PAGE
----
Bahrain police fired tear gas in clashes with rioting youths two days before the Formula One Grand Prix in the Gulf kingdom.
The organisers of this Sunday's F1 Grand Prix in Bahrain have vowed that violent protests against the race will not stop it taking place.
I have never been among such an eminent group of political dissidents.
Formula One supremo Bernie Ecclestone rejected pleas for the Bahrain Grand Prix to be cancelled, saying he had "no concerns" that it would become a target for anti-government protesters.
Mr Ecclestone told Reuters last week that he believed the situation in Bahrain had improved.
"I haven't had any negative reports from anybody there," he said. "Somebody who actually lives there came to see me yesterday and said everything's very normal".
"I think they [both sides] are talking now anyway ... so I don't think they'll upset the talks by making protests", he added.
Formula One organisers are "burying their heads in the sand" and putting the Grand Prix in Bahrain ahead of human rights abuses, Human Rights Watch claimed today.
The group said international racing bodies responsible for scheduling the race, which begins on Sunday, have taken no steps to address human rights violations linked to the event.
"The Formula 1 organisers apparently prefer to bury their heads in the sand, risking holding their race against repression it has provoked."
Sarah Leah Whitson, Middle East director at Human Rights Watch
Bahrain has been criticised by Amnesty International after several protesters were arrested during demonstrations ahead of Sunday's Formula One race.
– Amnesty International statement
We are seeing nothing but crackdowns and token gestures to clean up the country’s image
The human rights group warned that the Gulf Arab state was inviting a repeat of last year's violent Grand Prix clashes.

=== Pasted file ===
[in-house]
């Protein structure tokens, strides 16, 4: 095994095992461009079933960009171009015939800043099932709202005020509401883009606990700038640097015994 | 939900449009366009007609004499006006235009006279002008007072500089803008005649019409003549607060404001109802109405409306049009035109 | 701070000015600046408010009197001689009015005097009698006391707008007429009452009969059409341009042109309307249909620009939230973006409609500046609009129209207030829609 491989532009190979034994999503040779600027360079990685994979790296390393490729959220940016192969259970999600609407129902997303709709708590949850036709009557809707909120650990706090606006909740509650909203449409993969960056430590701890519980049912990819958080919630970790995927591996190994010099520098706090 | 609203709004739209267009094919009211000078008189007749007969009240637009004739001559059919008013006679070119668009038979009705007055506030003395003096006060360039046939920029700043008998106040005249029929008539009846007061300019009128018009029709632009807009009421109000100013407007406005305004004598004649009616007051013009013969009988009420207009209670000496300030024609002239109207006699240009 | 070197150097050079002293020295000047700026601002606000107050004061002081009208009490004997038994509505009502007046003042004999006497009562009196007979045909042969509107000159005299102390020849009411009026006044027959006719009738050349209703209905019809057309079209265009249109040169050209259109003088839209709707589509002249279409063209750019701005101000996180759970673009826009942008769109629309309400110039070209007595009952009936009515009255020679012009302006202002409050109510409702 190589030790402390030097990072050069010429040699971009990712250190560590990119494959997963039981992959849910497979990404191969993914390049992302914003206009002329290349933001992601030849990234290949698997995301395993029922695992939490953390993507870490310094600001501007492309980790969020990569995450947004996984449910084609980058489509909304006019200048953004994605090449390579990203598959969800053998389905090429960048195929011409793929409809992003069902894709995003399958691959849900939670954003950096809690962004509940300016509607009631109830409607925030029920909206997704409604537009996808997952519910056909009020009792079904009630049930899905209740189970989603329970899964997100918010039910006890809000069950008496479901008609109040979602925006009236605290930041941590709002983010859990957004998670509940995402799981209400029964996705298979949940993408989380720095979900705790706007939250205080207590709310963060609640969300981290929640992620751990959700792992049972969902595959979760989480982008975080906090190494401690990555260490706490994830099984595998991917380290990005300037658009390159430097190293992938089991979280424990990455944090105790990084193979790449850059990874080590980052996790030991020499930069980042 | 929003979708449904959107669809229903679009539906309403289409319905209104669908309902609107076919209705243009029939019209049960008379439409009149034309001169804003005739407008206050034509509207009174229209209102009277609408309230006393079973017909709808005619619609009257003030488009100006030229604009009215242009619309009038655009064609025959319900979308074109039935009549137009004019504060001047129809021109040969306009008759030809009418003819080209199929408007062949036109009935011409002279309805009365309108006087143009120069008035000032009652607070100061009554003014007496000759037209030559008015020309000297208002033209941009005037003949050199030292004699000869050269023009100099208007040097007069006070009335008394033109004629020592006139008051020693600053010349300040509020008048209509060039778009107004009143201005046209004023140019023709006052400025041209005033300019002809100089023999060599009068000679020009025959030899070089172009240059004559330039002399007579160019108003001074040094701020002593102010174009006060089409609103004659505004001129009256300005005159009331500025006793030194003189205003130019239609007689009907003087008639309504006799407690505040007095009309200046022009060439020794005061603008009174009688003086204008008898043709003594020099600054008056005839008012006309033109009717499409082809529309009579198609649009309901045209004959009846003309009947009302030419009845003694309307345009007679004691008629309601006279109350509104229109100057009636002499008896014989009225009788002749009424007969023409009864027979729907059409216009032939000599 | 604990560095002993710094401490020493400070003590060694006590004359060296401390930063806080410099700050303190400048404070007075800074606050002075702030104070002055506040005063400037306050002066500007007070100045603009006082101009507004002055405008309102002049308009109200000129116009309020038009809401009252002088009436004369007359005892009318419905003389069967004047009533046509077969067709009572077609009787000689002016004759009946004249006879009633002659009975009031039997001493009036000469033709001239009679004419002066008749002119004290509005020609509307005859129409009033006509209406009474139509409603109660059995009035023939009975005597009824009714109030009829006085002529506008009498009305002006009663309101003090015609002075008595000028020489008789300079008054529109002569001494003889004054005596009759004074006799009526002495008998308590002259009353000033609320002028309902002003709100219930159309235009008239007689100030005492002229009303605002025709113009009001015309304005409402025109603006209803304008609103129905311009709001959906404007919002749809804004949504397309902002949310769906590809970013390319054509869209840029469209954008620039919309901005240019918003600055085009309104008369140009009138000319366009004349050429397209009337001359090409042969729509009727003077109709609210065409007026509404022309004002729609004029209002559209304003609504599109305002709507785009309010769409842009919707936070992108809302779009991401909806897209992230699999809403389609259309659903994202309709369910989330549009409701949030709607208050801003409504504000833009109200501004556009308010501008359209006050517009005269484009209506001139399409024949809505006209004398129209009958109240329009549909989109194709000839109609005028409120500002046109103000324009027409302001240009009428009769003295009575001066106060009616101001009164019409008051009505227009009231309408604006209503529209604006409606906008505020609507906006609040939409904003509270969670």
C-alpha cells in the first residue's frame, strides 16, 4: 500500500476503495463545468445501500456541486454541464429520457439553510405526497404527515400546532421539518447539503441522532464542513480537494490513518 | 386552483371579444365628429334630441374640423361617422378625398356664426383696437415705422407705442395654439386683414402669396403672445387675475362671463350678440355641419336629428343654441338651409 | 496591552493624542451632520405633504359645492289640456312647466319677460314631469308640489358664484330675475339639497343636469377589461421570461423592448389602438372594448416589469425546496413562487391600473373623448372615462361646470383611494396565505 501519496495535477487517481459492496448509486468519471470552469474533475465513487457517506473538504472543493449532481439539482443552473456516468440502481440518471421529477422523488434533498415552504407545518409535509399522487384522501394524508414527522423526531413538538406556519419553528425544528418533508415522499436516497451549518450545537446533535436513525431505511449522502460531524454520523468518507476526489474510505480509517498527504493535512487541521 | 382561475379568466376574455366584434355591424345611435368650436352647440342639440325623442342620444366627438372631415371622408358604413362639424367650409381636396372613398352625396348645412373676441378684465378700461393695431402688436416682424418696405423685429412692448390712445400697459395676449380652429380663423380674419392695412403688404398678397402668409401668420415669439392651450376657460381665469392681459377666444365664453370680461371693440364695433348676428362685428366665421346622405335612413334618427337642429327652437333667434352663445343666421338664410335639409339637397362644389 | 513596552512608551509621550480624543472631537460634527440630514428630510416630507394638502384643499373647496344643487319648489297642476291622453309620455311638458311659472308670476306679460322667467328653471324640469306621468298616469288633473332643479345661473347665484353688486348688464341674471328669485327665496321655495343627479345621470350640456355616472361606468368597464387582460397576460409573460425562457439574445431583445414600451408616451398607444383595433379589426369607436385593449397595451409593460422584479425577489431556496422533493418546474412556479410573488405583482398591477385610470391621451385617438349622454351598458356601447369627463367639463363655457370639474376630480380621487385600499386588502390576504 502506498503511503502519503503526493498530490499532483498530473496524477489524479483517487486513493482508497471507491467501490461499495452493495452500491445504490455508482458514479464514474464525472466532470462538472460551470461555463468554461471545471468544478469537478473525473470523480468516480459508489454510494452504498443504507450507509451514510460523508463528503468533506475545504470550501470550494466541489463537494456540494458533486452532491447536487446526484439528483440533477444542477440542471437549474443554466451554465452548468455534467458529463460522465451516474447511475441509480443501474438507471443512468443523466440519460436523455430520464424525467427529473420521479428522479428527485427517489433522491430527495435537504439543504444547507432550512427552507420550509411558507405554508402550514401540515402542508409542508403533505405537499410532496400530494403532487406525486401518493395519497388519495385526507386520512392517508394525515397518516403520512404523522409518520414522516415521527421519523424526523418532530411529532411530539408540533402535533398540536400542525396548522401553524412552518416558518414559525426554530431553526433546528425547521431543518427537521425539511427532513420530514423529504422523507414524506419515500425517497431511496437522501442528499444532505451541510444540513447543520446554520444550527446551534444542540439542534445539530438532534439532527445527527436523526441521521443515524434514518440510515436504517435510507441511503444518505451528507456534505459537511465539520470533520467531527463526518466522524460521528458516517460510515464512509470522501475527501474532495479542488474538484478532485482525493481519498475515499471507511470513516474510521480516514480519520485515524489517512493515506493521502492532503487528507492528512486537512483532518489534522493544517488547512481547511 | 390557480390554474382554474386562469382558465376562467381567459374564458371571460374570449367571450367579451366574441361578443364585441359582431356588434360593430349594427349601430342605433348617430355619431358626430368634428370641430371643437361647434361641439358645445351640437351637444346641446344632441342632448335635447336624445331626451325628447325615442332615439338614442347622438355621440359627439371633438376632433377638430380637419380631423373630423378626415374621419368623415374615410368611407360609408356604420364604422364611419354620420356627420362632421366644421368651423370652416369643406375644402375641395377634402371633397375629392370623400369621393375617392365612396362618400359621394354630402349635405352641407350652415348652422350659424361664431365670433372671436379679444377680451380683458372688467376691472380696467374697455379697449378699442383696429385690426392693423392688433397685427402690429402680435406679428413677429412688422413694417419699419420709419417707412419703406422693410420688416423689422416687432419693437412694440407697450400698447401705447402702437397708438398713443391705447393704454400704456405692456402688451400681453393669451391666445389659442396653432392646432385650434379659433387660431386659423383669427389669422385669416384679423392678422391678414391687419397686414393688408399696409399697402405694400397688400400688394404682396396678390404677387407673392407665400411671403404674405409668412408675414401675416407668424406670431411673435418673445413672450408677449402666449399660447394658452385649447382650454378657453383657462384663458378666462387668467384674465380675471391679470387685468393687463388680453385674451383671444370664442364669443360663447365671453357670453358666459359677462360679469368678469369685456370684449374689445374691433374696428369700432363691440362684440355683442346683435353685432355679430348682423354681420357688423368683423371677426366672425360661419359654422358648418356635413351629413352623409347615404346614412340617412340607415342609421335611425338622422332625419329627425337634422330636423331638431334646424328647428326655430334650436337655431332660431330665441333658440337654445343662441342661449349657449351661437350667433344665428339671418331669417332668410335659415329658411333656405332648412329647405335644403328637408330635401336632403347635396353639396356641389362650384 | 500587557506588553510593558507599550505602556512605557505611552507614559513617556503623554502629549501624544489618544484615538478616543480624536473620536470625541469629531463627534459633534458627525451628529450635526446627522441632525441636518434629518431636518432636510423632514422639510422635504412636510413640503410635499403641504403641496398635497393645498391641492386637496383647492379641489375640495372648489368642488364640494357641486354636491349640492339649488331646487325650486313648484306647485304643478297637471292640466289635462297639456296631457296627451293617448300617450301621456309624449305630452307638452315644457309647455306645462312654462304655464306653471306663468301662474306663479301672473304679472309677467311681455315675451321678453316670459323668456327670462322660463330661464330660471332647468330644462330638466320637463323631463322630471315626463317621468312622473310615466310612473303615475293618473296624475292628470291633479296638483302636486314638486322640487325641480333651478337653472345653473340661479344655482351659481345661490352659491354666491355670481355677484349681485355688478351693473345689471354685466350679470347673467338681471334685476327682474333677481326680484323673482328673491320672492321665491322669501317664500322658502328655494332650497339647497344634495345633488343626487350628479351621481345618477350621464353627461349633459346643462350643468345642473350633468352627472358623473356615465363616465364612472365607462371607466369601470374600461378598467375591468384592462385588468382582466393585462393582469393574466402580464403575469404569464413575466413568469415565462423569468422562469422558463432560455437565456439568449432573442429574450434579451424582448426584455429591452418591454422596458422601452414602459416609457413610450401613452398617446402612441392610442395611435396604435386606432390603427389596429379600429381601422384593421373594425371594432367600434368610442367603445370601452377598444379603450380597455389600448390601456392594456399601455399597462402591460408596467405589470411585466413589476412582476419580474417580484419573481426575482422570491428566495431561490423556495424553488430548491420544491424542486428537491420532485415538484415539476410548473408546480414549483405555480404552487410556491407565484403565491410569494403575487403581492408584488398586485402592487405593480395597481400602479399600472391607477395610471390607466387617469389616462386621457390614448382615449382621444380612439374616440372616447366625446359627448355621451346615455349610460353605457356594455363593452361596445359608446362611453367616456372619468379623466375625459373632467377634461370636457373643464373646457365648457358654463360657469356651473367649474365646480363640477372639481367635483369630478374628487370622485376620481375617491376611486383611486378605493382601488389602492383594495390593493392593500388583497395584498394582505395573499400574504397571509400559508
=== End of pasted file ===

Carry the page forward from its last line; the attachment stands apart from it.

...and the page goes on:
Bahrain's state news agency reported last night that a male suspect in custody had confessed to burning a car that had exploded in the country's financial district on April 14.
Four others were arrested in connection with stealing and burning a car and another person was detained over an accusation he blocked a main road and caused damage to a Bahraini's car.
The Baharini foreign minister Khalid Alkhalifa has tweeted his reaction to the death of Hugo Chavez:
RIP President Hugo Chavez . #Venezuela
Interior Minister directed coordination with concerned bodies to block websites showing the controversial film about Prophet Mohammed (PBUH)
Interior Minister called upon citizens and residents to not contribute in the spreading of the film by circulating it through social medial.
MOI calls for fast reporting on the controversial film on Prophet Mohammed (PBUH) for necessary procedures
Footage shows emotional Bahraini medical staff waiting for today's verdict at the High Criminal Court of Appeal.
Nine members of staff from Salmanya hospital had their convictions cleared and nine more had their jail terms significantly reduced.
The accused refused to attend the trial and found out their fate via mobile phone calls.
Dr Saeed Al Samahiji, an eye consultant at Salmanya hospital, had his jail sentence reduced from ten to one year today.
He was accused along with several of his colleagues in assisting with last year's uprising against the ruling royal family in Bahrain.
It is not yet clear whether the Bahraini medical professional will actually have to return to jail as he has already spent a considerable amount of time in detention.
He said: "I am ready for my people and my country. They can do whatever they want against me - I will go to jail anywhere for my people."
Dr Rula al-Saffar, former head of emergency medicine at Salmanya hospital, had her conviction and 15 year jail sentence quashed today by the High Criminal Court of Appeal.
The Bahraini medic had been sentenced in September 2011, having been accused of helping last year's uprising against the ruling royal family.
She is one of nine medical staff to have had their convictions cleared.
The court gave Ali al-Ekry, former senior medic at the Salmaniya hospital in Manama, a five-year sentence and eight others sentences ranging from one month to three years.
Two medics previously sentenced to 15 years each did not appeal and they are believed to have left the country or be in hiding.